Areo: Google app for food delivery, home services launched in India
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Bengaluru: Internet giant Google Inc. has quietly launched an app aggregating food delivery and home services in India, categories which have been particularly affected by a slowdown in funding and seen multiple start-ups shut down for want of funds in the recent past.
The Mountain View, California-headquartered company on Thursday launched the Areo app—currently operational in Mumbai and Bengaluru—that aggregates food delivery and home services start-ups in India. Google has partnered with companies such as Box8, Freshmenu and Faasos for food delivery and UrbanClap and Zimmber for home services.
Google confirmed the development, but did not divulge details about the services.
“We are constantly experimenting with ways to better serve our users in India. In this case, Areo makes everyday chores and ordering food easier by bringing together useful local services like ordering food or hiring a cleaner in one place,” a company spokesperson said in an email.
According to two people aware of the development, who spoke on the condition of anonymity, Google has been exploring such partnerships for the past 8-10 months. The company had rolled out a pilot for its employees about three months ago.
Google will not deploy delivery executives or home services professionals of its own to service the orders. The partners will handle fulfilment of the services, while Google will charge them a commission.
Social networking giant Facebook Inc also launched a hyperlocal service in India last year. From plumbers to spas, and event planners to pet services, the services were listed at facebook.com/services, Mint reported in April last year.
Google’s entry into the food delivery and home services segments comes at a time when investments by venture capital firms in Indian start-ups have dropped. As per a report by KPMG and CB Insights, Indian start-ups raised $3.3 billion in 2016 across 859 deals, as against $8.2 billion across 890 deals the previous year.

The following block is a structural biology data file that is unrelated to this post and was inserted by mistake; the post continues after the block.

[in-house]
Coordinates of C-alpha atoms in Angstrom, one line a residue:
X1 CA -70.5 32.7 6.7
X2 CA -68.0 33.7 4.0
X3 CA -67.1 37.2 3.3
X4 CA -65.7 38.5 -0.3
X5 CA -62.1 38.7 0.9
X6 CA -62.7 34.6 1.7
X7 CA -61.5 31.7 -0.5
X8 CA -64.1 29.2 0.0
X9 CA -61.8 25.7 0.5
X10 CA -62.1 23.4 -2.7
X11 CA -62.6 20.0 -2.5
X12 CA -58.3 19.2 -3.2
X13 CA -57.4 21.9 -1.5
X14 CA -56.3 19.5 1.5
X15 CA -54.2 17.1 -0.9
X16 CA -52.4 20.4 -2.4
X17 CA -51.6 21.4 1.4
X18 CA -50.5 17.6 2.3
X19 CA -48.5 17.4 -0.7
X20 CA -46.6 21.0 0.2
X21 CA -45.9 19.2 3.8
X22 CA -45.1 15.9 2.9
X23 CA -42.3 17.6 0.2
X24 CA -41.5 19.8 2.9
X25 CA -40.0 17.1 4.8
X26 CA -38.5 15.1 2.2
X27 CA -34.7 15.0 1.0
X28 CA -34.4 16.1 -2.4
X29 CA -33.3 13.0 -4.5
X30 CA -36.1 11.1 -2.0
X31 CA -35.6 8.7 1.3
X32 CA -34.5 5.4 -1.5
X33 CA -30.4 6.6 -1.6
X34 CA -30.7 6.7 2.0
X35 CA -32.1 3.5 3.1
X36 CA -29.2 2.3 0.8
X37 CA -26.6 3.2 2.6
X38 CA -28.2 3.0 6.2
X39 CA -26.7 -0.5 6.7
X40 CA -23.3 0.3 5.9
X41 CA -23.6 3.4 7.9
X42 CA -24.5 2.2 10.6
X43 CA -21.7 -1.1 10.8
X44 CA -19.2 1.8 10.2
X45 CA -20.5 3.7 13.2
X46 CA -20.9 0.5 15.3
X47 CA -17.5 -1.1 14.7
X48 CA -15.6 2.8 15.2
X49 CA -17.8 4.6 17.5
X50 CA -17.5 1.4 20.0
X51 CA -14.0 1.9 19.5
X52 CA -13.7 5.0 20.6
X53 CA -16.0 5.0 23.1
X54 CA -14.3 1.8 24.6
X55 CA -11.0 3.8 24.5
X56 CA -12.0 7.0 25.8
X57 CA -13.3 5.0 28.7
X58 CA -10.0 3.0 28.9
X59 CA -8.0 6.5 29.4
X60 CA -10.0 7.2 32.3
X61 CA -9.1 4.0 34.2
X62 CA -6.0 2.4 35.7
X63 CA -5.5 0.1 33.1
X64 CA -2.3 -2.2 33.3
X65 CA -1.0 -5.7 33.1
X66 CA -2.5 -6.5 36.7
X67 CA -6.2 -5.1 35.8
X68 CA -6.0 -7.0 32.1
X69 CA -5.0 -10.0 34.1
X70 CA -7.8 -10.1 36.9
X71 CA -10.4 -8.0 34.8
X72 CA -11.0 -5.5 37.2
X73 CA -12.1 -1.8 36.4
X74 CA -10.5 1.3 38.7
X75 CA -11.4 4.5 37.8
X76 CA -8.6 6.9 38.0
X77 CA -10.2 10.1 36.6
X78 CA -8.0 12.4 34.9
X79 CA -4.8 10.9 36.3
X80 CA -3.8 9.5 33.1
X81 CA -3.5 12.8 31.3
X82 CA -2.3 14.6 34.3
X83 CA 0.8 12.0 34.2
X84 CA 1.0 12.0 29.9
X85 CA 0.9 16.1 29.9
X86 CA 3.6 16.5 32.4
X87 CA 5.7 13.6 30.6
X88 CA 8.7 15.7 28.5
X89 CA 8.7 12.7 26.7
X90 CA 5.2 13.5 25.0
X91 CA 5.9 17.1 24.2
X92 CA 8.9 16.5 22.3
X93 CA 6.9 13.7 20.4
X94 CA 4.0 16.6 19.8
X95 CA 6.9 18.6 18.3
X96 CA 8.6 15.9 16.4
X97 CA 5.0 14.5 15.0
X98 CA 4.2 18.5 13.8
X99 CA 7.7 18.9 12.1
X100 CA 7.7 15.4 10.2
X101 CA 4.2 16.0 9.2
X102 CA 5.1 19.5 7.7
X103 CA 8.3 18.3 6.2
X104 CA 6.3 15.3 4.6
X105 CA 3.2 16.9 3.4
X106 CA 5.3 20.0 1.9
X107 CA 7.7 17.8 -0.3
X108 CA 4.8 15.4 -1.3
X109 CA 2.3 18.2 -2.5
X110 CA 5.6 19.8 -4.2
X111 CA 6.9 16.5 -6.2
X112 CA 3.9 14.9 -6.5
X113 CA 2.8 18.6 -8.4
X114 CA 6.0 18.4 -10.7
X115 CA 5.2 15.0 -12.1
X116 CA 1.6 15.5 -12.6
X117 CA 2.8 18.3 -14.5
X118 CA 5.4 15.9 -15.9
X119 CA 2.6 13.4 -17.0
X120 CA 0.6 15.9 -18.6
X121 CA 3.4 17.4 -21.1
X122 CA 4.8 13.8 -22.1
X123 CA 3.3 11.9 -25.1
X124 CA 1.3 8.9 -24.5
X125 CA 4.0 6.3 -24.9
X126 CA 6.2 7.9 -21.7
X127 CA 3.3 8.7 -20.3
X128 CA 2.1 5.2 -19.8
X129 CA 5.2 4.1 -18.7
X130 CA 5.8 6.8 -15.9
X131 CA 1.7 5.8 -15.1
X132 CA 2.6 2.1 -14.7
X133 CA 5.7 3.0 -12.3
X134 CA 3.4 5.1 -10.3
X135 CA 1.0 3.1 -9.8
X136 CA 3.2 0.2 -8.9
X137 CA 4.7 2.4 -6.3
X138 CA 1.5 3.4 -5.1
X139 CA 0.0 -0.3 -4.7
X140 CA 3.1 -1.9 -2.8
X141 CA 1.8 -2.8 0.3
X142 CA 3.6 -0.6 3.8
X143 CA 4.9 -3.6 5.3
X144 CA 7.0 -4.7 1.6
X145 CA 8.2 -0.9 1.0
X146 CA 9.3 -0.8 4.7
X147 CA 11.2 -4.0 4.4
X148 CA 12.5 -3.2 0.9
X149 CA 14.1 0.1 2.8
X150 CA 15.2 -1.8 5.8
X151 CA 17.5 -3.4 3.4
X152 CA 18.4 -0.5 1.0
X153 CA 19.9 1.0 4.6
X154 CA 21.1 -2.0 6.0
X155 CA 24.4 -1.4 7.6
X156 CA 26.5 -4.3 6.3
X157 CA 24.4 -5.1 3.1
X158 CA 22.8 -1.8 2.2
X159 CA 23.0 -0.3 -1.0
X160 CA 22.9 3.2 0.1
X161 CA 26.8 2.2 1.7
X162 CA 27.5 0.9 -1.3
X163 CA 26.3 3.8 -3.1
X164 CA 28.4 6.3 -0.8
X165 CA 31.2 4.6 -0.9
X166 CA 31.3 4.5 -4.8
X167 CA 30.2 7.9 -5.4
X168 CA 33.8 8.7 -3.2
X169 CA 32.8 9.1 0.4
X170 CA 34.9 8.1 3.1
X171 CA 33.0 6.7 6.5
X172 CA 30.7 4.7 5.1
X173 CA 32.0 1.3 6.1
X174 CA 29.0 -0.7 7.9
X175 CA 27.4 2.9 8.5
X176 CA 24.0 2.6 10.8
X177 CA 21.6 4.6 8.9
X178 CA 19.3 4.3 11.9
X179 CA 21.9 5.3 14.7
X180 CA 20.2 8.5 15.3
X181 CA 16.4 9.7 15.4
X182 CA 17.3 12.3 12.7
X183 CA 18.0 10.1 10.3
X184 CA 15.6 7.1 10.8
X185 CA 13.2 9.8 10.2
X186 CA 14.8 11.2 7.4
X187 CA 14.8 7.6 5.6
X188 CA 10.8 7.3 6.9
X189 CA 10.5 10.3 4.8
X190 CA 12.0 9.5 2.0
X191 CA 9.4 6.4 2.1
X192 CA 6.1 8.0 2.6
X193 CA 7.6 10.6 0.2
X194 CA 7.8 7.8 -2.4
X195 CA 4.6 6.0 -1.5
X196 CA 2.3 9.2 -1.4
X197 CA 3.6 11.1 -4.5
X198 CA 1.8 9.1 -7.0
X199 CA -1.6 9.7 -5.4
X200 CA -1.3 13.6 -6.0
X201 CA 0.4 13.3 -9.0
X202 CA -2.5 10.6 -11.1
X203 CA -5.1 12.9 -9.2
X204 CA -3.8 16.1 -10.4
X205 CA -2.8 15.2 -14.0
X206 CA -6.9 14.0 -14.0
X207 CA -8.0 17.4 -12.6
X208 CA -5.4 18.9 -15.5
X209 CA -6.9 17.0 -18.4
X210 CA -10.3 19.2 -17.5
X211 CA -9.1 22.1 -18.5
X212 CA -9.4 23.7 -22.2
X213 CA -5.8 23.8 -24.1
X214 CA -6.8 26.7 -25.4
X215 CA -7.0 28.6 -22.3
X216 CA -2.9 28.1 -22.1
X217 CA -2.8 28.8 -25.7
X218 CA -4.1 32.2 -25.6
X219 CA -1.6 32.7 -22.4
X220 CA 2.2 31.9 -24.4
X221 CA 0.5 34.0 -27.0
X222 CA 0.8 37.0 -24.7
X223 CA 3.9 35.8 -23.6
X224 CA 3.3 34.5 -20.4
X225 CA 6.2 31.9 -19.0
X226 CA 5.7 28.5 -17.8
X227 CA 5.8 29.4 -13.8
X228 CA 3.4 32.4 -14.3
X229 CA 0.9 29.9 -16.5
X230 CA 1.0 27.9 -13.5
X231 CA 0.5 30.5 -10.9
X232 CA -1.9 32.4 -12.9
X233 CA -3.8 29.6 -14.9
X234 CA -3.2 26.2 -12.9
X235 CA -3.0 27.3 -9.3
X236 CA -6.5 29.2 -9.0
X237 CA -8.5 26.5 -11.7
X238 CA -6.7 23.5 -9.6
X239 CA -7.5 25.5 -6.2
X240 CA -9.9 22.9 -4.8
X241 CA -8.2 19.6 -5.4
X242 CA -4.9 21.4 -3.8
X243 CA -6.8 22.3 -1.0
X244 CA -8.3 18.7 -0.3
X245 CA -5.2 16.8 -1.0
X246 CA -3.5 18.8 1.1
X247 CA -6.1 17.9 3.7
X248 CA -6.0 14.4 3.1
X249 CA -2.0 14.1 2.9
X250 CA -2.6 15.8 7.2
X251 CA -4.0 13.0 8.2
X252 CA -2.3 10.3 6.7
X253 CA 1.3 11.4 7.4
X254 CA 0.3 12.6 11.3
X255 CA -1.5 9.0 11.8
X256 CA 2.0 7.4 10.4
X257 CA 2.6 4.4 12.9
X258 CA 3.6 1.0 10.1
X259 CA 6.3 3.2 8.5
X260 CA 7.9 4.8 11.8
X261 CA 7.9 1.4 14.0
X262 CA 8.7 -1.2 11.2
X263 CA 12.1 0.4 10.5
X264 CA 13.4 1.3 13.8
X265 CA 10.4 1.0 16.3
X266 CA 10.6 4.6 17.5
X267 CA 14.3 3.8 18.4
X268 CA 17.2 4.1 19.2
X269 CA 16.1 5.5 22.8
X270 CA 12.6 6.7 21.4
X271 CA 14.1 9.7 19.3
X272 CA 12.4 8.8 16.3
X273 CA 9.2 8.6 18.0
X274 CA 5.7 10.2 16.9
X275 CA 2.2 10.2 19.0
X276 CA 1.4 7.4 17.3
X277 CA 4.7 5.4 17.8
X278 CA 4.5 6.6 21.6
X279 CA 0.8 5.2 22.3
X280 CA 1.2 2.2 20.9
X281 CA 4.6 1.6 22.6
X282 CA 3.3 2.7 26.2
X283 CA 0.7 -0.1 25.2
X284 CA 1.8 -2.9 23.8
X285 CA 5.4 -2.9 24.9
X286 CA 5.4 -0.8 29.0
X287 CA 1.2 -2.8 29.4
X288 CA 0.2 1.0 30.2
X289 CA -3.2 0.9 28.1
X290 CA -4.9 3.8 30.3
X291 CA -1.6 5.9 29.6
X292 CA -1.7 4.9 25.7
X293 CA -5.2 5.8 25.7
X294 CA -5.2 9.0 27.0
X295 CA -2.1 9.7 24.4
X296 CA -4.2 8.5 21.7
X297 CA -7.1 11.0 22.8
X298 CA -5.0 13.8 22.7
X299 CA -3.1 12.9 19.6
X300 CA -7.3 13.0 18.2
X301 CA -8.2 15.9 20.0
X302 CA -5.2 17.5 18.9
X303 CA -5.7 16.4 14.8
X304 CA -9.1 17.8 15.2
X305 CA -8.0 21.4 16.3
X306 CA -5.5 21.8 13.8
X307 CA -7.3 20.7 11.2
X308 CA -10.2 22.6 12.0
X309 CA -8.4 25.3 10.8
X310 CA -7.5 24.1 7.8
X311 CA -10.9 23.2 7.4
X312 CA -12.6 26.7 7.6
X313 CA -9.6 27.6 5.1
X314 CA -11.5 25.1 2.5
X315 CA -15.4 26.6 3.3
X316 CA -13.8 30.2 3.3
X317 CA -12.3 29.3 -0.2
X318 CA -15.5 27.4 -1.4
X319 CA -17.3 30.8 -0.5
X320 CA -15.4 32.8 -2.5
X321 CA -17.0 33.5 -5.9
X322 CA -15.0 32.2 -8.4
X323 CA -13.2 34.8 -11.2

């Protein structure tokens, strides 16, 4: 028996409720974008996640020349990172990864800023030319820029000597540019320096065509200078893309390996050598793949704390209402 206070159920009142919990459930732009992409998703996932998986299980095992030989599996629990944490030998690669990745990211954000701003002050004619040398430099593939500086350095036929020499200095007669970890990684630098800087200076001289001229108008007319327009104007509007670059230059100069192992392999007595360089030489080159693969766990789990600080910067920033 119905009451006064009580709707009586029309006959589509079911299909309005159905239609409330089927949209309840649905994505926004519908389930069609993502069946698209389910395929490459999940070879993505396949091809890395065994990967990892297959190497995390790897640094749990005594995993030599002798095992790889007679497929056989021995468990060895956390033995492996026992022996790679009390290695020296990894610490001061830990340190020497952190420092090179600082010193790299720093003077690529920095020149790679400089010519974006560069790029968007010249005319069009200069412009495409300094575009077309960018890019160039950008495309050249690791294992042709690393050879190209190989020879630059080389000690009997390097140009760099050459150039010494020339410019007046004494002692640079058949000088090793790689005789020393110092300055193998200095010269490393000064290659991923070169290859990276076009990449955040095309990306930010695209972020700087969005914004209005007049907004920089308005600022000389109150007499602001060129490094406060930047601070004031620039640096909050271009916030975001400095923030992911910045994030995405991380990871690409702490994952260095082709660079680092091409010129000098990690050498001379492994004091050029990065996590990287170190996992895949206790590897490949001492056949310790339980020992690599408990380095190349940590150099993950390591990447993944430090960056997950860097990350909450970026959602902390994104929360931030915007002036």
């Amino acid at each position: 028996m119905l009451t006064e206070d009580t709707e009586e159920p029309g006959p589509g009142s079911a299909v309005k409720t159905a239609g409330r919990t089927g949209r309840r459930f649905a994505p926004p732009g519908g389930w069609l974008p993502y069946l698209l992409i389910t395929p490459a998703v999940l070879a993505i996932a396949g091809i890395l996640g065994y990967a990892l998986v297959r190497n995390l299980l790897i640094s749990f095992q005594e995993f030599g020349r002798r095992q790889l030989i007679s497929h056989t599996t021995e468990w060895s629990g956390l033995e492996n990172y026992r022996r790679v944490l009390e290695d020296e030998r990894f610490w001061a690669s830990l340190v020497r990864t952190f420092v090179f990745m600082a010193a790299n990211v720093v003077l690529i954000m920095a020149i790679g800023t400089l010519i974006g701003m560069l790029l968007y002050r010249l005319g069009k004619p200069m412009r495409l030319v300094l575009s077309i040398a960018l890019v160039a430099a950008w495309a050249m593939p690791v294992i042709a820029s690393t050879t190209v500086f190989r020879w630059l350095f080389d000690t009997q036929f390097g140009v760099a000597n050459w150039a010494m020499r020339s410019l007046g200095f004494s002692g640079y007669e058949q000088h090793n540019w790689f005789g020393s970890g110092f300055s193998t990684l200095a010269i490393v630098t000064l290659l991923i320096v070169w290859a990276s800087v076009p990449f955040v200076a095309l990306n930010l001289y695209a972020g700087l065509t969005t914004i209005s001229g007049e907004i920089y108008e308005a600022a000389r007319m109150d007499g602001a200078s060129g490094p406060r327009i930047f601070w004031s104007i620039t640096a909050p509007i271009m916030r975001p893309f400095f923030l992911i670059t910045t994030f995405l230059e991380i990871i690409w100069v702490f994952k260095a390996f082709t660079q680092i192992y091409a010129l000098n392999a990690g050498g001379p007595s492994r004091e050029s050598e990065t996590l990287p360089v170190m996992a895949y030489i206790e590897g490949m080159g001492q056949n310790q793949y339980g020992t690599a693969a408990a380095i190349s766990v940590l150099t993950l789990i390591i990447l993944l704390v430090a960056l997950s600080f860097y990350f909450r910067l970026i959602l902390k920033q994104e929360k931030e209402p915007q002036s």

Food delivery and home services have been particularly hit, with a number of cash-starved start-ups shutting shop. For instance, food delivery companies such as Dazo, Eatlo and Spoonjoy closed down after failing to raise funds as did home services companies such as Doormint and Taskbob.
Google is aggregating some of the existing start-ups instead of getting into fulfilment on its own, which implies that it will bear only customer acquisition costs. Most start-ups in these segments end up losing money on every order fulfilled, apart from incurring customer acquisition costs.
“Whenever there is a large search volume around specific things, Google starts aggregating it and building a product around it. It has done it for the likes of travel, weather and even cricket scores. For Google, customer acquisition cost is minimal because most of these services are built on top of their own property. Google owns the Play Store, it owns the search,” said Rutvik Doshi, director at the Indian arm of Inventus Capital Partners.
Analysts say that while Areo may not be a direct competitor to end-to-end service providers, especially at this stage, it can threaten aggregators such as Zomato and Swiggy that aggregate restaurants and delivers on their behalf, in the long run. “If Google builds massive distribution, then the food delivery businesses will get impacted. However, it is a big question if the app strategy will work, because it usually integrates these services within Google search,” Doshi added.